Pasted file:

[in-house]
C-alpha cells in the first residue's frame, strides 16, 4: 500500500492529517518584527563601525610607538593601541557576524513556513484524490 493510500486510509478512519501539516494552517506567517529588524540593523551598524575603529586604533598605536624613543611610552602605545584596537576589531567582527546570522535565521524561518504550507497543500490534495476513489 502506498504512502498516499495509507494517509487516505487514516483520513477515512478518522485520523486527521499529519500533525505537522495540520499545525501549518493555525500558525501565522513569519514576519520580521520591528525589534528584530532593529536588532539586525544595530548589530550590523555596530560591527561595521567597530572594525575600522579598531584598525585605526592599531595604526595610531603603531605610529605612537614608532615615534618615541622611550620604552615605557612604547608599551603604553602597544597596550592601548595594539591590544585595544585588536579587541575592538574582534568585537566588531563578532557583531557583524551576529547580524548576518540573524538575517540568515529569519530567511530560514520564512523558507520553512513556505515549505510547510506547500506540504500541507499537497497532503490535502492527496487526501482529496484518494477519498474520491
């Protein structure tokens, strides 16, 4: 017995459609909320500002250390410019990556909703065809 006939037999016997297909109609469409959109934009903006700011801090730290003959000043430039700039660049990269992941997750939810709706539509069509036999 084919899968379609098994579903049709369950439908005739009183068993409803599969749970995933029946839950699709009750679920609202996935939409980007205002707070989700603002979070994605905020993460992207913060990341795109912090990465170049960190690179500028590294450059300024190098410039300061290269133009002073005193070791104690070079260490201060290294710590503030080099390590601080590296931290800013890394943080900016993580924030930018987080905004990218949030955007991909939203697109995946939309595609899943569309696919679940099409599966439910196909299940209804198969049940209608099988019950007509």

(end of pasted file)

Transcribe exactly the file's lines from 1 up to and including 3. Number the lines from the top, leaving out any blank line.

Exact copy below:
[in-house]
C-alpha cells in the first residue's frame, strides 16, 4: 500500500492529517518584527563601525610607538593601541557576524513556513484524490 493510500486510509478512519501539516494552517506567517529588524540593523551598524575603529586604533598605536624613543611610552602605545584596537576589531567582527546570522535565521524561518504550507497543500490534495476513489 502506498504512502498516499495509507494517509487516505487514516483520513477515512478518522485520523486527521499529519500533525505537522495540520499545525501549518493555525500558525501565522513569519514576519520580521520591528525589534528584530532593529536588532539586525544595530548589530550590523555596530560591527561595521567597530572594525575600522579598531584598525585605526592599531595604526595610531603603531605610529605612537614608532615615534618615541622611550620604552615605557612604547608599551603604553602597544597596550592601548595594539591590544585595544585588536579587541575592538574582534568585537566588531563578532557583531557583524551576529547580524548576518540573524538575517540568515529569519530567511530560514520564512523558507520553512513556505515549505510547510506547500506540504500541507499537497497532503490535502492527496487526501482529496484518494477519498474520491
């Protein structure tokens, strides 16, 4: 017995459609909320500002250390410019990556909703065809 006939037999016997297909109609469409959109934009903006700011801090730290003959000043430039700039660049990269992941997750939810709706539509069509036999 084919899968379609098994579903049709369950439908005739009183068993409803599969749970995933029946839950699709009750679920609202996935939409980007205002707070989700603002979070994605905020993460992207913060990341795109912090990465170049960190690179500028590294450059300024190098410039300061290269133009002073005193070791104690070079260490201060290294710590503030080099390590601080590296931290800013890394943080900016993580924030930018987080905004990218949030955007991909939203697109995946939309595609899943569309696919679940099409599966439910196909299940209804198969049940209608099988019950007509």